American Baptists believe very strongly in something called soul freedom. Soul freedom means that each person has the absolute right and ability to a personal relationship with God and with faith, without having to adhere to a certain creed or without a member of the clergy to provide access to God. As a member of a priesthood of all believers, each Baptist is called to minister to others. As such, Baptists place a high priority on living out the faith through mission and service.
American Baptists also believe in direct access to the scripture, freedom from creedal restrictions and freedom of individual interpretation. A Baptist distinctive is believer’s baptism by immersion, a public testimony of the experience of personal salvation. Many Baptist churches accept baptism from other traditions, and First Baptist Church in Beverly is one such church.
Baptists also believe in the autonomy of the local church. Clergy is called by and answers to the local congregation, not to some distant board or authority. This freedom also extends to religious freedom–the absolute separation between church and state.
First Baptist Church in Beverly also affiliates with the Association of Welcoming and Affirming Baptists (AWAB), the Alliance of Baptists, and the Baptist Peace Fellowship of North America. These are groups that work for our common mission of love, inclusion, and a work for peace and justice in the world.
What does Welcoming and Affirming mean?
To be Welcoming and Affirming means that FBC Beverly welcomes, accepts, celebrates, and affirms the unique personhood and divine creation of all people of all sexual orientations and gender identities. We believe all people are God’s beloved children, created by God and loved equally and fully. First Baptist Church in Beverly is a member of the Association of Welcoming and Affirming Baptists , a group dedicated to advocating for and advancing the rights of LGBTQ people and advocating for the full inclusion of these believers into the wider life of the church.
What accessibility accommodations are available?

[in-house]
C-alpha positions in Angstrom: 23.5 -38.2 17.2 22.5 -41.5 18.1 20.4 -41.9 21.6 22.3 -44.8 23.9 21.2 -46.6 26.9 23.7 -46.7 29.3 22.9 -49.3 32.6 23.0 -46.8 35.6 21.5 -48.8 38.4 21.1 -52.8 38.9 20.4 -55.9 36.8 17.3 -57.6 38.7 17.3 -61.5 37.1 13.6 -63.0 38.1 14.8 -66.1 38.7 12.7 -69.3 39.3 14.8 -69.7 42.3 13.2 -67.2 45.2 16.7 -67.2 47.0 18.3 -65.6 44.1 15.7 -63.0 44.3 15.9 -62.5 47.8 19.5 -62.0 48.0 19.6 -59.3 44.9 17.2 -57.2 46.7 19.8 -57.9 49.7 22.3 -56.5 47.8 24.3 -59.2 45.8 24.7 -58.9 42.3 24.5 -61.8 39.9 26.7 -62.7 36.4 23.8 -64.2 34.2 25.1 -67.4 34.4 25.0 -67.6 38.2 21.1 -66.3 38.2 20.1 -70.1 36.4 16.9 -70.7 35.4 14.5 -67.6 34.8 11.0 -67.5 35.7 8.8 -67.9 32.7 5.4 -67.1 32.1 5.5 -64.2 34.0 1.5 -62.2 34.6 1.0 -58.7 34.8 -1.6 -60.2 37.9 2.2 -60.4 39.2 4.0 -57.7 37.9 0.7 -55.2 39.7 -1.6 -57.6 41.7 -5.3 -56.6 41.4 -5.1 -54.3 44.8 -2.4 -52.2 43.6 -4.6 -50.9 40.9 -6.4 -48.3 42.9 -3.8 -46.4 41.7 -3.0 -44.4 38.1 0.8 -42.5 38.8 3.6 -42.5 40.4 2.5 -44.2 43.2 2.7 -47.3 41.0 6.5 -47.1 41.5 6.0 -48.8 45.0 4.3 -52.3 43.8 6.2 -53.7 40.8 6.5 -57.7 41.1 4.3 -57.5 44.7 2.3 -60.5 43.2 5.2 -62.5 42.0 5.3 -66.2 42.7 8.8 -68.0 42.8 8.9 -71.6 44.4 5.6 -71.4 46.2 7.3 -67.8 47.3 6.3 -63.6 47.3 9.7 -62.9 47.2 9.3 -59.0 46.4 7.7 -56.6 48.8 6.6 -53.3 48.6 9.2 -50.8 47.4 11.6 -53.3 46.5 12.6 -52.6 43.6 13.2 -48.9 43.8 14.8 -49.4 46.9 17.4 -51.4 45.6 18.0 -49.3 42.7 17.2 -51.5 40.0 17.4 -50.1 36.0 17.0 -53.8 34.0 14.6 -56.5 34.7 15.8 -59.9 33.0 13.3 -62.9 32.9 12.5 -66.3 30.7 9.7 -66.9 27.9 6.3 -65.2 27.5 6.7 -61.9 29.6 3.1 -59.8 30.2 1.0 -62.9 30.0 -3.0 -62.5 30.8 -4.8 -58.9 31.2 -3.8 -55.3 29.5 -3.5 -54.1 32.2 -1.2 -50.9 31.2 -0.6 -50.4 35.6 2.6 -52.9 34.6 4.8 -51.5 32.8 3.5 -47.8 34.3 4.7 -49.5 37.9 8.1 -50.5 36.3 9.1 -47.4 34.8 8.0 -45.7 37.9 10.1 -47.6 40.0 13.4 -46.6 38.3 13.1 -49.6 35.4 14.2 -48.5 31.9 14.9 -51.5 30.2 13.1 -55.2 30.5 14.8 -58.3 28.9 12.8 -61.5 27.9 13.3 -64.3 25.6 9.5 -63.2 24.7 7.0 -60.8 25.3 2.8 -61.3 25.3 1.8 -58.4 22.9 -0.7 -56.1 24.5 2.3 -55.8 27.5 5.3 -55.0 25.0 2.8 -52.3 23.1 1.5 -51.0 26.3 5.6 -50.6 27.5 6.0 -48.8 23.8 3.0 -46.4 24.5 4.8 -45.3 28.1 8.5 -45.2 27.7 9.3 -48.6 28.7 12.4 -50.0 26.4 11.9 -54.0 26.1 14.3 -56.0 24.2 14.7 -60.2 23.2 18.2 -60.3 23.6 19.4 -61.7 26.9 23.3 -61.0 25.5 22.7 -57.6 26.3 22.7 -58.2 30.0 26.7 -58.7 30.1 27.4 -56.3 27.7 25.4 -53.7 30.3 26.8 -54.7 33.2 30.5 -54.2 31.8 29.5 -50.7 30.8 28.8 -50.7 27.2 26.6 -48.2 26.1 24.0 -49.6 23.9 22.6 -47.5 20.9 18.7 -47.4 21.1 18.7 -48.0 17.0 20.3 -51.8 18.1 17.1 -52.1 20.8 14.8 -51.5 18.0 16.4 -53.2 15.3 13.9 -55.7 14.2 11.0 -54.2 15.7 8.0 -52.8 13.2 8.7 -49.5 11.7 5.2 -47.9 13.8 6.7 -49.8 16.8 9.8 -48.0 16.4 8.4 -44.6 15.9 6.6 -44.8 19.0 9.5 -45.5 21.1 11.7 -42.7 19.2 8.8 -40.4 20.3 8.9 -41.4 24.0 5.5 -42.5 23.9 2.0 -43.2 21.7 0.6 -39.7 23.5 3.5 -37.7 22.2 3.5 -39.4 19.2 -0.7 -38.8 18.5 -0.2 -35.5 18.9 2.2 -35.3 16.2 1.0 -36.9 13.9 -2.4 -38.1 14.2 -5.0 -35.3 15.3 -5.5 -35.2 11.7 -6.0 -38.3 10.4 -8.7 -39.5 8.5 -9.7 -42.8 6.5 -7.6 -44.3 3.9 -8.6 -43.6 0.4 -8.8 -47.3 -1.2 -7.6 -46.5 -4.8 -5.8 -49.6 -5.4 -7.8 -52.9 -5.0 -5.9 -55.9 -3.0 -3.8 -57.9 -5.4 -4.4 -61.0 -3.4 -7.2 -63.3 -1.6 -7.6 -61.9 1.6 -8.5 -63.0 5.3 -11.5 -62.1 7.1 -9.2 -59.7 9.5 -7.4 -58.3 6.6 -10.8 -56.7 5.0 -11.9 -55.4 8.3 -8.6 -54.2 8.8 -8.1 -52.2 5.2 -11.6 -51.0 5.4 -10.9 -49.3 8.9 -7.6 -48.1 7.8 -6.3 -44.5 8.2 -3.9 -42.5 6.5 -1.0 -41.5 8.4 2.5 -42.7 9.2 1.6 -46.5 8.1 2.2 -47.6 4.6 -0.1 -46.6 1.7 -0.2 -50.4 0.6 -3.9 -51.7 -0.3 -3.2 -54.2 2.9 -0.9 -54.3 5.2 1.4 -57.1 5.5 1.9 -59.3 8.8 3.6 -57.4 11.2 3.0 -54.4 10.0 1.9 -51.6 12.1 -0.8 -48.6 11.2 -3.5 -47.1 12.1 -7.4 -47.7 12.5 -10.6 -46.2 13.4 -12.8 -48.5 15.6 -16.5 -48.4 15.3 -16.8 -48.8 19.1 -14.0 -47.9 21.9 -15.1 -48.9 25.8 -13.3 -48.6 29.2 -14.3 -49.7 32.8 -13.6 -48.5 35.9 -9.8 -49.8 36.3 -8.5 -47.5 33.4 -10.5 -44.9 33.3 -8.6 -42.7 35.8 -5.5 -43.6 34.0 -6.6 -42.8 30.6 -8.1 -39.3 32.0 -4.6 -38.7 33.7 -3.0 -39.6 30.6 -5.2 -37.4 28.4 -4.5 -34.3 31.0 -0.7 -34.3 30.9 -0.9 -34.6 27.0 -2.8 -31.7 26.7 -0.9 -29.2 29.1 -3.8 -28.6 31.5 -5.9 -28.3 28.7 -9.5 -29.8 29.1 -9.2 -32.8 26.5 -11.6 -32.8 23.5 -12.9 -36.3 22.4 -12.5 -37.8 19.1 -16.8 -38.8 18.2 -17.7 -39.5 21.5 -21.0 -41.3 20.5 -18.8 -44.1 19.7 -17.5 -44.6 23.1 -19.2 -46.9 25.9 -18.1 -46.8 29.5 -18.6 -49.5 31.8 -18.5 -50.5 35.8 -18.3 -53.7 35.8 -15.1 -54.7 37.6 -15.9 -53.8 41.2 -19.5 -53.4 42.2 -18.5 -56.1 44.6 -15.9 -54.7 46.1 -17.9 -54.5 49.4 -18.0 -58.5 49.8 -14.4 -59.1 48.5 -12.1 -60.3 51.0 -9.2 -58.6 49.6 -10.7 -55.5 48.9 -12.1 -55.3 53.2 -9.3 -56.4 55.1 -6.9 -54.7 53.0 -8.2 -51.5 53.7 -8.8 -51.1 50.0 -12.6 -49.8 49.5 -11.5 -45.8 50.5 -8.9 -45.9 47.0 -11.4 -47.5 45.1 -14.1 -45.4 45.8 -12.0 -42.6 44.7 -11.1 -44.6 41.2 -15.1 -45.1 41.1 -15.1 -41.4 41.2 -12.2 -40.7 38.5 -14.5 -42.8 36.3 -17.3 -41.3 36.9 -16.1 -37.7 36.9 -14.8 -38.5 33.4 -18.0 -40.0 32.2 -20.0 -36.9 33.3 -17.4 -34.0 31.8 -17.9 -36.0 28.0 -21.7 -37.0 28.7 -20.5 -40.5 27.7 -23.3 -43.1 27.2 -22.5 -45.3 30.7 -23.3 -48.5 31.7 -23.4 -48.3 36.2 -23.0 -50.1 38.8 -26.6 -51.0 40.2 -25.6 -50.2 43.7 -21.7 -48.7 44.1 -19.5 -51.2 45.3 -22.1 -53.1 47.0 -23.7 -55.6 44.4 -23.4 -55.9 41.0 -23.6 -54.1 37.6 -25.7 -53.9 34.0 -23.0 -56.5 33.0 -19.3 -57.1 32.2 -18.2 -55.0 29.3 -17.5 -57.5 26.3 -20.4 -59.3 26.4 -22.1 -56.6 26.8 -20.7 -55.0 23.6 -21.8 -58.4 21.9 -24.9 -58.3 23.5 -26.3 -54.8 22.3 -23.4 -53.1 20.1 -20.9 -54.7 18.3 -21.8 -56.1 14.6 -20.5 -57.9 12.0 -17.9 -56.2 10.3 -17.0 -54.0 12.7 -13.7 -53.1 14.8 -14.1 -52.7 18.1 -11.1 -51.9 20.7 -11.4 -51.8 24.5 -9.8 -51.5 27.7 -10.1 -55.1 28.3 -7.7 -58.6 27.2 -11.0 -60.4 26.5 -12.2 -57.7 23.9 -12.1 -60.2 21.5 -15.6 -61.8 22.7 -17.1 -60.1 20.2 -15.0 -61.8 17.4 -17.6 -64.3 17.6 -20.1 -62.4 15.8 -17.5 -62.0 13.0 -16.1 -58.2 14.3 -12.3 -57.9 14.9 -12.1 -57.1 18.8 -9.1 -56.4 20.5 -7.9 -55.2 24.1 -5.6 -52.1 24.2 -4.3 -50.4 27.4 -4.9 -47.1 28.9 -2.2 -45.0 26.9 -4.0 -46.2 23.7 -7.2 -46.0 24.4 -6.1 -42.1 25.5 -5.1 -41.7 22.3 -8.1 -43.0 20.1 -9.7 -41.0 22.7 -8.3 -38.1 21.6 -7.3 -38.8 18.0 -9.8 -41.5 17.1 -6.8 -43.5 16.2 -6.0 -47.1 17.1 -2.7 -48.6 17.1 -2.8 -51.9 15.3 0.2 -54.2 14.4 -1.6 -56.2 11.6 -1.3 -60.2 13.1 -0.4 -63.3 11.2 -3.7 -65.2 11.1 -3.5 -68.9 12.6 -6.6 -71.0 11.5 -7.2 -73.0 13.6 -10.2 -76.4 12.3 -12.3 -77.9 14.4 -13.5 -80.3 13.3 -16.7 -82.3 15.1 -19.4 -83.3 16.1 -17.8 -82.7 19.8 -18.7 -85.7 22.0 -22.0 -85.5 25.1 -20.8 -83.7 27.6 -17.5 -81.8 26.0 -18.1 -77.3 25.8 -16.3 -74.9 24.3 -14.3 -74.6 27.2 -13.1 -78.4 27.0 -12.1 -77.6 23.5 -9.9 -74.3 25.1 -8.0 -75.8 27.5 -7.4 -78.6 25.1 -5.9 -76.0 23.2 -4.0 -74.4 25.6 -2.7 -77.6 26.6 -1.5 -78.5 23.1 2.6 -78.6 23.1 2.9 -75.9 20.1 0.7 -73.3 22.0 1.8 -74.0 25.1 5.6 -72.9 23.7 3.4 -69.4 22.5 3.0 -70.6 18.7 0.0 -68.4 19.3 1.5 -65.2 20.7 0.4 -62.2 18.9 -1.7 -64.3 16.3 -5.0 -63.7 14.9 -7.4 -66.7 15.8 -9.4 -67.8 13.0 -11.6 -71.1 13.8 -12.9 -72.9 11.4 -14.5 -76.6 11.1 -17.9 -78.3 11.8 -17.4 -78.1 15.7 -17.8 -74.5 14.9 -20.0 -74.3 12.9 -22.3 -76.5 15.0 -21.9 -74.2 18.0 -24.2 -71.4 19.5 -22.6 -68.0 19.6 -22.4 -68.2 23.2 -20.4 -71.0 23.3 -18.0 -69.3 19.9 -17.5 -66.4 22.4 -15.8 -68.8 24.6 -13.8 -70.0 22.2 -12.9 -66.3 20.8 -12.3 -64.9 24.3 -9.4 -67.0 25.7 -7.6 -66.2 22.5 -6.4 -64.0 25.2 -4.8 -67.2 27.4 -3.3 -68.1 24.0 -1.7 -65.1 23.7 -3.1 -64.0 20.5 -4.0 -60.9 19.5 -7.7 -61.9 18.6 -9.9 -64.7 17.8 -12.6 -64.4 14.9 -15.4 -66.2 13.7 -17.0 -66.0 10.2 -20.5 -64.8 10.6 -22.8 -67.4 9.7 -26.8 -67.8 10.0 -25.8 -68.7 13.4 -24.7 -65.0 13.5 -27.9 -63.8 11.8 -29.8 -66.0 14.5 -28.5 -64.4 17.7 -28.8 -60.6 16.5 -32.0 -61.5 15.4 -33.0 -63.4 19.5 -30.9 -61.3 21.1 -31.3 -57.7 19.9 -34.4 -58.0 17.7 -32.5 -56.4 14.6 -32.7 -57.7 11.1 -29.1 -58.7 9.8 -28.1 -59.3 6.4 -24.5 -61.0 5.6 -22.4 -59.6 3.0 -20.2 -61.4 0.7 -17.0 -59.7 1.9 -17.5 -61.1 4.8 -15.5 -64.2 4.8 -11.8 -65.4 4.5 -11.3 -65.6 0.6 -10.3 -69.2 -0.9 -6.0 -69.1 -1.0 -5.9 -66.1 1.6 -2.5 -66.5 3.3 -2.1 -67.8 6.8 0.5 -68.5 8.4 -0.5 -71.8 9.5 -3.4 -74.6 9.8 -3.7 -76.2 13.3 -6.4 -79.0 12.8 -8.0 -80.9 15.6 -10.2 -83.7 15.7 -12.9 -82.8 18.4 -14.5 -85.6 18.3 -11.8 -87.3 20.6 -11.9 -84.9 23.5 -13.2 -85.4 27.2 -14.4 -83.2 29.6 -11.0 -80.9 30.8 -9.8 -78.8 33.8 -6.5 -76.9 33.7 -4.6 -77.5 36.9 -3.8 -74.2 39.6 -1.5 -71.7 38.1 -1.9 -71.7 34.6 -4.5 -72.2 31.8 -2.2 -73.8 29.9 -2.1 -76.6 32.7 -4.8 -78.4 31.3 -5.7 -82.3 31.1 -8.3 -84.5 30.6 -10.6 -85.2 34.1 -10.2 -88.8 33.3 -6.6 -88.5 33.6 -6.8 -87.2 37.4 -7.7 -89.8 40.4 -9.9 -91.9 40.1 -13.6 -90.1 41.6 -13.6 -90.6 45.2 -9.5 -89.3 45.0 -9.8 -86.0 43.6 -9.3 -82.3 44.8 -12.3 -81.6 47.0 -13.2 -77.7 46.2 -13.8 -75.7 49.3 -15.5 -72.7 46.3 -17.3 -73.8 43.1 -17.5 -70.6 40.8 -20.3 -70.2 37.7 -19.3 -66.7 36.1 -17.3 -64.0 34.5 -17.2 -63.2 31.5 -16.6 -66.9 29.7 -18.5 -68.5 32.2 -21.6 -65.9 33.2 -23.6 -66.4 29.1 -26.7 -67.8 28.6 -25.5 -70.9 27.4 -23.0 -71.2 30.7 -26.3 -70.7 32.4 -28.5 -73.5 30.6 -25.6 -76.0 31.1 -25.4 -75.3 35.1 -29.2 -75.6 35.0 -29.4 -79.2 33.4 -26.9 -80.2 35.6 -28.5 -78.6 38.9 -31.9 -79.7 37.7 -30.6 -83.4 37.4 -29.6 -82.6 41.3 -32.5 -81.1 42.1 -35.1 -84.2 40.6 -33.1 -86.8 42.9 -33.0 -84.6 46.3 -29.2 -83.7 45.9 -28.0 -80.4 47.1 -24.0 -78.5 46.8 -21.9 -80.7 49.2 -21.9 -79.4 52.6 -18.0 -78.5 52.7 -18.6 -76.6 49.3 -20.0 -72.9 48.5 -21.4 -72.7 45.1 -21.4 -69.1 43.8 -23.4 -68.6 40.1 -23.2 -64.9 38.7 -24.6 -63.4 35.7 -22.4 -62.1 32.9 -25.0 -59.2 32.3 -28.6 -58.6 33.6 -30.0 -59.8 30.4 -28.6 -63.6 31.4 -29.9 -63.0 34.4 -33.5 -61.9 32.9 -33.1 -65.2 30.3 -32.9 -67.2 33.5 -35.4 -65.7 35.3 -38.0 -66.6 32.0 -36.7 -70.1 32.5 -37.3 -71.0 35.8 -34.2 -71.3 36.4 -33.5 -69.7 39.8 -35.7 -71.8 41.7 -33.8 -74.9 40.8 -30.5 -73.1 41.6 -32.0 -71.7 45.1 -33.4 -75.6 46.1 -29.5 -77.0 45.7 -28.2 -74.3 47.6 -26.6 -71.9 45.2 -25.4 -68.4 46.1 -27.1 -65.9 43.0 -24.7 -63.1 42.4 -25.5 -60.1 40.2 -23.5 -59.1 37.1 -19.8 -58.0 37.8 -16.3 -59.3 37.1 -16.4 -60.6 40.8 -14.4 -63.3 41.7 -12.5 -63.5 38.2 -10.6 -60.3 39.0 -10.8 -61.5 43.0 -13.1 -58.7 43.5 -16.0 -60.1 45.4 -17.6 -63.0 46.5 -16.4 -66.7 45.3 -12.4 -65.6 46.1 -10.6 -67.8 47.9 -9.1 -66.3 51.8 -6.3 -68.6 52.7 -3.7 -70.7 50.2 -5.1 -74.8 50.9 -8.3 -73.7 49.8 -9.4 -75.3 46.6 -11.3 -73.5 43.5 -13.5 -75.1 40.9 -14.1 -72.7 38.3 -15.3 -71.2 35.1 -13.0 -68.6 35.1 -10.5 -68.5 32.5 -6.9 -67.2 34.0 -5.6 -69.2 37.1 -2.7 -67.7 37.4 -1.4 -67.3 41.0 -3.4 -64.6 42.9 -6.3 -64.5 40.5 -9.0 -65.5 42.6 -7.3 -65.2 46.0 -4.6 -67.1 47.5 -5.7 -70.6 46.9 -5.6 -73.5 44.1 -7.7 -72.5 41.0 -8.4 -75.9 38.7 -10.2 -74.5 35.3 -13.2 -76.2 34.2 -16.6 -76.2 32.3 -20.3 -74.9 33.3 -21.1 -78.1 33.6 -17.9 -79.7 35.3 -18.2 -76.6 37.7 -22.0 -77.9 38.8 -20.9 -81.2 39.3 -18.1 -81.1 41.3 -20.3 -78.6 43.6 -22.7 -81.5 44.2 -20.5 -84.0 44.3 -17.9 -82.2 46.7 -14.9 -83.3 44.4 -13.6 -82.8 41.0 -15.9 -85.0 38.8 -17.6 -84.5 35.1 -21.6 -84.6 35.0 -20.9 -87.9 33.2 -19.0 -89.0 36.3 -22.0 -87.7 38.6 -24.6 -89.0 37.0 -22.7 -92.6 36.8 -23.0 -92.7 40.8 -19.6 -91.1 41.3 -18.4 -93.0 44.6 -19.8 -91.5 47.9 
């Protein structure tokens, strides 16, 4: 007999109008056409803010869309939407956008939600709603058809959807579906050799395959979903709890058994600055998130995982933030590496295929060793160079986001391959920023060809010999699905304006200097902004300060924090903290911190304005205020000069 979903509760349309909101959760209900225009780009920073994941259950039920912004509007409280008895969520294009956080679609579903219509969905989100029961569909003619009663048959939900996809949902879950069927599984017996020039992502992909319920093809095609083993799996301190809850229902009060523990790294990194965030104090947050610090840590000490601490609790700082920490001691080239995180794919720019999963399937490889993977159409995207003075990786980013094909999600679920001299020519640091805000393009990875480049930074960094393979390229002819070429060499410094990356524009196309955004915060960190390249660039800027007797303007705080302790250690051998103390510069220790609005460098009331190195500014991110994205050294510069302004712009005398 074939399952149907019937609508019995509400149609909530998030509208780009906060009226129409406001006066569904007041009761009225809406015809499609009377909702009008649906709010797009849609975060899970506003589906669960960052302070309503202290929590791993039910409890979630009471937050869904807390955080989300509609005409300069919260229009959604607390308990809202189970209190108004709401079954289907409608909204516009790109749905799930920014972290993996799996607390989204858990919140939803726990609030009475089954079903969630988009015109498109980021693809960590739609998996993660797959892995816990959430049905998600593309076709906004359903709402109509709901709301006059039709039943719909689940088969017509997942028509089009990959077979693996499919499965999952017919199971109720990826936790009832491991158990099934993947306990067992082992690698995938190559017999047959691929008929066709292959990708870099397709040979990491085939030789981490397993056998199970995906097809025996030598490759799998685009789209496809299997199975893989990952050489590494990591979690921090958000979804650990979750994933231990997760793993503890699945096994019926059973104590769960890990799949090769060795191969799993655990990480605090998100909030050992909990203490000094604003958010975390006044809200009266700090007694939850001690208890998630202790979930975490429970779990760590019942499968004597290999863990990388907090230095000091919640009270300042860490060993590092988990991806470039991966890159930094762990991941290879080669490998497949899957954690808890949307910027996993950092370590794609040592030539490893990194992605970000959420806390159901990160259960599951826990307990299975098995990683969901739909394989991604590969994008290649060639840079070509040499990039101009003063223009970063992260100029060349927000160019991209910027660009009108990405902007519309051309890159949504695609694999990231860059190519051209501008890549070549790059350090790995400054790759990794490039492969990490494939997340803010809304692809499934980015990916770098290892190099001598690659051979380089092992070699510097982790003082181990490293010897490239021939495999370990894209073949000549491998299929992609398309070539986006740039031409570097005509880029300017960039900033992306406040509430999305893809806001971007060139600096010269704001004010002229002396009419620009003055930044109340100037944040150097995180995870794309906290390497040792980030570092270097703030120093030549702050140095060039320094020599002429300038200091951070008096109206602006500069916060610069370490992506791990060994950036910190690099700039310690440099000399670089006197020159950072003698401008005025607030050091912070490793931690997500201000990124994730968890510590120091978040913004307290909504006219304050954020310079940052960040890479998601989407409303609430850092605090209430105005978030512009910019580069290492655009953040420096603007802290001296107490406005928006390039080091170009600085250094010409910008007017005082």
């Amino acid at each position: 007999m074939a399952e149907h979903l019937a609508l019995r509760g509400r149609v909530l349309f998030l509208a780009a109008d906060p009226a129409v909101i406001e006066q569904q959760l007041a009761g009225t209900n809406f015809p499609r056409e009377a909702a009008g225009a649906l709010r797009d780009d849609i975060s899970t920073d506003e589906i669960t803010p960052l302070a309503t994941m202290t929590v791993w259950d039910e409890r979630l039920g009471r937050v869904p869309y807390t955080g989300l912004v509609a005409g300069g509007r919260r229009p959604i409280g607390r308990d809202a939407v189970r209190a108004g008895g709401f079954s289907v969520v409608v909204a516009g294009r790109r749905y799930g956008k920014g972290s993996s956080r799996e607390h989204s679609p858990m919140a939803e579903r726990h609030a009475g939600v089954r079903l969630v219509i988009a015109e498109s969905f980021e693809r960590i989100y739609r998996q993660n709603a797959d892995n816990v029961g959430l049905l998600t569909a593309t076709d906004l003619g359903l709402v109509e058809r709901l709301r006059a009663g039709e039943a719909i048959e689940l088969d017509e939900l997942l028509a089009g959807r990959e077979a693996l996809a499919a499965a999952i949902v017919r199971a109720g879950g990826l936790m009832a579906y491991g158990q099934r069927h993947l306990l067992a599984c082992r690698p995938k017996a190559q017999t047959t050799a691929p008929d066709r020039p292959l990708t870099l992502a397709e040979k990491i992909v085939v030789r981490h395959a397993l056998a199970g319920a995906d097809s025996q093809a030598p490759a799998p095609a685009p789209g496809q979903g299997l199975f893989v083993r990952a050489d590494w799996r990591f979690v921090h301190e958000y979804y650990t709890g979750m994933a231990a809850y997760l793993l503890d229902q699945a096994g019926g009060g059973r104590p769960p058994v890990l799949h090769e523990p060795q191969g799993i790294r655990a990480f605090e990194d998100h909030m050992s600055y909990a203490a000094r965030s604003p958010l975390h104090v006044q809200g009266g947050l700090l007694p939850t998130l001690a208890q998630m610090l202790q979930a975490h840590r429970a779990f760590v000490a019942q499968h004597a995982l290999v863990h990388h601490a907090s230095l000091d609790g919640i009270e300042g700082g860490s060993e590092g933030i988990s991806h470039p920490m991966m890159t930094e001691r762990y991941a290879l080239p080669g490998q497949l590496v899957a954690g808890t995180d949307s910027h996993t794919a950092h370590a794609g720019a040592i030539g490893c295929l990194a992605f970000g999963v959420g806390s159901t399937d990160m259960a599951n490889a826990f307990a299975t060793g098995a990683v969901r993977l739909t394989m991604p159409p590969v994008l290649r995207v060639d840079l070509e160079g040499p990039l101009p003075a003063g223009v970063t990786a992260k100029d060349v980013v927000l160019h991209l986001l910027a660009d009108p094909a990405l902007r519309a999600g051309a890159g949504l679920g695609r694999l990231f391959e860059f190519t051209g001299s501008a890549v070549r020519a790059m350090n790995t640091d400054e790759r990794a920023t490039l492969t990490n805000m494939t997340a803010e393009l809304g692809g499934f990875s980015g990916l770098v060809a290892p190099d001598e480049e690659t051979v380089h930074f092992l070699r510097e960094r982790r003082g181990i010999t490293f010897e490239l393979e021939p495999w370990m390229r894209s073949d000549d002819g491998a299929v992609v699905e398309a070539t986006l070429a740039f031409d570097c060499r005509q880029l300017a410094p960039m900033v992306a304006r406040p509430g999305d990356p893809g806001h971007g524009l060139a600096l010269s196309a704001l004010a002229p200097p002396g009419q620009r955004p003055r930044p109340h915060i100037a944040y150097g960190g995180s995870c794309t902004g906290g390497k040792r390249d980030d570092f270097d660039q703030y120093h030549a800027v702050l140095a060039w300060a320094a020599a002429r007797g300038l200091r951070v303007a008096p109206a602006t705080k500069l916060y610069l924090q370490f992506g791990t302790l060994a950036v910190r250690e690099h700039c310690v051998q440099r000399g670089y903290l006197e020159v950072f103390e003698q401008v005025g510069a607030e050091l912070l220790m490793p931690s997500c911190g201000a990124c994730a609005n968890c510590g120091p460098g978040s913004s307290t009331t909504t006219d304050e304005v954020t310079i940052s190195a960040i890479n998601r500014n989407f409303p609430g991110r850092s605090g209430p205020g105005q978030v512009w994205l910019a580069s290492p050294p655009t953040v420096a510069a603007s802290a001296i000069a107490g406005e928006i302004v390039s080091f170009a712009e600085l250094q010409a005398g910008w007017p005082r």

Our building is fully accessible, with automatic doors in the front and back of the church as well as an elevator running between all floors. We also offer flexible seating arrangements to permit individuals in wheelchairs to be integrated with the standard seating arrangements, and provide portable hearing aids integrated with our sound system. For more information, please see our Accessibility page.
We also offer materials and spaces to help young children and their parents be fully involved. For more information about these materials and space, see our Families with children page.
Is childcare available?
Yes! Childcare is available during Sunday Worship service as well as during church meetings and other church events. Please see our Families with children page for more information.
If I don't attend your church, will the clergy perform services (weddings, funerals) for me?
What facilities do you rent out?
We rent out many of our rooms to local nonprofits. A full list of facilities is available on our Building Use page.
Where do I park?
On weekdays, until 5, much of the lot directly behind the church (off of Hale St.) is reserved for church and Harborlight Nursery School staff; however, there are two Church Visitor spots. However, there is another parking lot located across from the back of the church on Hale St. and a larger municipal lot off of Cabot Street, located between Bow St. and Federal St. (behind the Fu Loon restaurant). Cabot St. also has free street parking on Sundays.
How do I contact the ministers? What are your office hours?
You can contact a minister either by phone or email. That information is available on our Contact page.
Our office hour change by season. During the school year our office hours are Monday-Friday 9 a.m. to 4 p.m.. During the summer months, our hours are Monday-Thursday 9 a.m. to 3 p.m., and Friday 9 a.m. to noon.